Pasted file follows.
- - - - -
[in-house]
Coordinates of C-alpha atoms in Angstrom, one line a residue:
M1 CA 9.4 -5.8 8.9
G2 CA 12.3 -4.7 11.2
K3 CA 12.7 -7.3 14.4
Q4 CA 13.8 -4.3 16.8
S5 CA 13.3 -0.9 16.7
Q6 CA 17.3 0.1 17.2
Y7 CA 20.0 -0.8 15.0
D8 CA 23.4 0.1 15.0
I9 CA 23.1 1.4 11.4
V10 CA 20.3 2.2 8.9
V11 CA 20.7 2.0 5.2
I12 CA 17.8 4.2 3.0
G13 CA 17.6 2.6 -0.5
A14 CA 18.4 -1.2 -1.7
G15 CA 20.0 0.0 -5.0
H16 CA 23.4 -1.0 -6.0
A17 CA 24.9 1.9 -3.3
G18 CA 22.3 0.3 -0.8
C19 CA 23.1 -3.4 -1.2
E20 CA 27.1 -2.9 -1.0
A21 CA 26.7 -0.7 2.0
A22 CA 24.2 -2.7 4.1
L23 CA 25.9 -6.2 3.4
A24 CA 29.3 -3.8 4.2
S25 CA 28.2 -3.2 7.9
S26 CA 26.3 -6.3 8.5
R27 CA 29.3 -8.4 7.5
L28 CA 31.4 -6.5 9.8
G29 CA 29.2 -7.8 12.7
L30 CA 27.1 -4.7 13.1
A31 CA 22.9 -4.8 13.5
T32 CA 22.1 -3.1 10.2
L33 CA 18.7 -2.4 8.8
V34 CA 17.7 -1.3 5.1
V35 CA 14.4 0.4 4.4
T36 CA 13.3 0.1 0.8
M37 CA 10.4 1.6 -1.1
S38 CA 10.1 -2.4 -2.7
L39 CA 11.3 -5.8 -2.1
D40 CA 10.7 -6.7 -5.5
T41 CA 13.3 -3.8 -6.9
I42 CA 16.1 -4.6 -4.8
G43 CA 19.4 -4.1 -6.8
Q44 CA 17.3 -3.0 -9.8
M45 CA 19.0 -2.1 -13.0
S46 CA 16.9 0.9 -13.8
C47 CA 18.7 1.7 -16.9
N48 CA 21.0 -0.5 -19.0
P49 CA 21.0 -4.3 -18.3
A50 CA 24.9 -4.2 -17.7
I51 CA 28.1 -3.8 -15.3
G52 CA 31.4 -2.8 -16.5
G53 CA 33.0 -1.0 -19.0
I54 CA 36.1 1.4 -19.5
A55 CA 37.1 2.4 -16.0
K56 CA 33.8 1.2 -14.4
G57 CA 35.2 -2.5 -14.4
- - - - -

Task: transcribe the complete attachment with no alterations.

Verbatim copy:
[in-house]
Coordinates of C-alpha atoms in Angstrom, one line a residue:
M1 CA 9.4 -5.8 8.9
G2 CA 12.3 -4.7 11.2
K3 CA 12.7 -7.3 14.4
Q4 CA 13.8 -4.3 16.8
S5 CA 13.3 -0.9 16.7
Q6 CA 17.3 0.1 17.2
Y7 CA 20.0 -0.8 15.0
D8 CA 23.4 0.1 15.0
I9 CA 23.1 1.4 11.4
V10 CA 20.3 2.2 8.9
V11 CA 20.7 2.0 5.2
I12 CA 17.8 4.2 3.0
G13 CA 17.6 2.6 -0.5
A14 CA 18.4 -1.2 -1.7
G15 CA 20.0 0.0 -5.0
H16 CA 23.4 -1.0 -6.0
A17 CA 24.9 1.9 -3.3
G18 CA 22.3 0.3 -0.8
C19 CA 23.1 -3.4 -1.2
E20 CA 27.1 -2.9 -1.0
A21 CA 26.7 -0.7 2.0
A22 CA 24.2 -2.7 4.1
L23 CA 25.9 -6.2 3.4
A24 CA 29.3 -3.8 4.2
S25 CA 28.2 -3.2 7.9
S26 CA 26.3 -6.3 8.5
R27 CA 29.3 -8.4 7.5
L28 CA 31.4 -6.5 9.8
G29 CA 29.2 -7.8 12.7
L30 CA 27.1 -4.7 13.1
A31 CA 22.9 -4.8 13.5
T32 CA 22.1 -3.1 10.2
L33 CA 18.7 -2.4 8.8
V34 CA 17.7 -1.3 5.1
V35 CA 14.4 0.4 4.4
T36 CA 13.3 0.1 0.8
M37 CA 10.4 1.6 -1.1
S38 CA 10.1 -2.4 -2.7
L39 CA 11.3 -5.8 -2.1
D40 CA 10.7 -6.7 -5.5
T41 CA 13.3 -3.8 -6.9
I42 CA 16.1 -4.6 -4.8
G43 CA 19.4 -4.1 -6.8
Q44 CA 17.3 -3.0 -9.8
M45 CA 19.0 -2.1 -13.0
S46 CA 16.9 0.9 -13.8
C47 CA 18.7 1.7 -16.9
N48 CA 21.0 -0.5 -19.0
P49 CA 21.0 -4.3 -18.3
A50 CA 24.9 -4.2 -17.7
I51 CA 28.1 -3.8 -15.3
G52 CA 31.4 -2.8 -16.5
G53 CA 33.0 -1.0 -19.0
I54 CA 36.1 1.4 -19.5
A55 CA 37.1 2.4 -16.0
K56 CA 33.8 1.2 -14.4
G57 CA 35.2 -2.5 -14.4